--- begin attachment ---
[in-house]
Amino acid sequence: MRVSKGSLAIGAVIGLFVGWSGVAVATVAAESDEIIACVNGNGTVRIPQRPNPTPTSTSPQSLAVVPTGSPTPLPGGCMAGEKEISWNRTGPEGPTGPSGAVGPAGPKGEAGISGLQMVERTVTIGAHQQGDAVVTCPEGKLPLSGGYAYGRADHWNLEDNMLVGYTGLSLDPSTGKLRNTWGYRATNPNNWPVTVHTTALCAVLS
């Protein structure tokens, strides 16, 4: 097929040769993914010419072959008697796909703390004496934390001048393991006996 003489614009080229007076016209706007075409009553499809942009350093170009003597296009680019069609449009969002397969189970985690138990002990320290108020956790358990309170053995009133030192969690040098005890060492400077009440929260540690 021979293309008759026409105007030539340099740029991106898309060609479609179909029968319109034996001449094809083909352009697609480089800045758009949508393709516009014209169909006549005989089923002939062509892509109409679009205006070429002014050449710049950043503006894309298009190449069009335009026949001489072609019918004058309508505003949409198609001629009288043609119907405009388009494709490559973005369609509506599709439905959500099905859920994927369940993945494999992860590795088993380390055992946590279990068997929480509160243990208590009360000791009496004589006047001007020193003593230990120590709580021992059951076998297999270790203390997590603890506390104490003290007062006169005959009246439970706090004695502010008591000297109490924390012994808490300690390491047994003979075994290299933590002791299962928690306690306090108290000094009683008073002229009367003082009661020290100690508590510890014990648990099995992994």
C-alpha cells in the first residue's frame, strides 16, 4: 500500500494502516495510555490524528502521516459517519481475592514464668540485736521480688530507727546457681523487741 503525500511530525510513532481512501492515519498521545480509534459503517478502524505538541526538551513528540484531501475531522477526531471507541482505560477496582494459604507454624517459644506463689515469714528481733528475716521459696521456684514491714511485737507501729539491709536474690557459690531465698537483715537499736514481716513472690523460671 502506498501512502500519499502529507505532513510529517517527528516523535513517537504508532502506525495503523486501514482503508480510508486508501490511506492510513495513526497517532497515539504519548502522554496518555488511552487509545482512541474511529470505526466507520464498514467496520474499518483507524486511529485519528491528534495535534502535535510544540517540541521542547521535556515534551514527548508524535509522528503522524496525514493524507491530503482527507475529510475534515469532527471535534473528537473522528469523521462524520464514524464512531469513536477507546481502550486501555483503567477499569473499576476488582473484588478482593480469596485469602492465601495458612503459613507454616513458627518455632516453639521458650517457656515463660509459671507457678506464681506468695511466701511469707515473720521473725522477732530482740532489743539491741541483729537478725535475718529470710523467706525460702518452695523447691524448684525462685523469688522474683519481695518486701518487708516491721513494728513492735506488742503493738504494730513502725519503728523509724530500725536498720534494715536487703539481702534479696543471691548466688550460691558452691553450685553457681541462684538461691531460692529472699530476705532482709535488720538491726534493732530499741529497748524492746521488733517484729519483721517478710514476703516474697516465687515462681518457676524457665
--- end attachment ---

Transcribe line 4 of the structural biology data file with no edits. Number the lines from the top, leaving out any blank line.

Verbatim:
C-alpha cells in the first residue's frame, strides 16, 4: 500500500494502516495510555490524528502521516459517519481475592514464668540485736521480688530507727546457681523487741 503525500511530525510513532481512501492515519498521545480509534459503517478502524505538541526538551513528540484531501475531522477526531471507541482505560477496582494459604507454624517459644506463689515469714528481733528475716521459696521456684514491714511485737507501729539491709536474690557459690531465698537483715537499736514481716513472690523460671 502506498501512502500519499502529507505532513510529517517527528516523535513517537504508532502506525495503523486501514482503508480510508486508501490511506492510513495513526497517532497515539504519548502522554496518555488511552487509545482512541474511529470505526466507520464498514467496520474499518483507524486511529485519528491528534495535534502535535510544540517540541521542547521535556515534551514527548508524535509522528503522524496525514493524507491530503482527507475529510475534515469532527471535534473528537473522528469523521462524520464514524464512531469513536477507546481502550486501555483503567477499569473499576476488582473484588478482593480469596485469602492465601495458612503459613507454616513458627518455632516453639521458650517457656515463660509459671507457678506464681506468695511466701511469707515473720521473725522477732530482740532489743539491741541483729537478725535475718529470710523467706525460702518452695523447691524448684525462685523469688522474683519481695518486701518487708516491721513494728513492735506488742503493738504494730513502725519503728523509724530500725536498720534494715536487703539481702534479696543471691548466688550460691558452691553450685553457681541462684538461691531460692529472699530476705532482709535488720538491726534493732530499741529497748524492746521488733517484729519483721517478710514476703516474697516465687515462681518457676524457665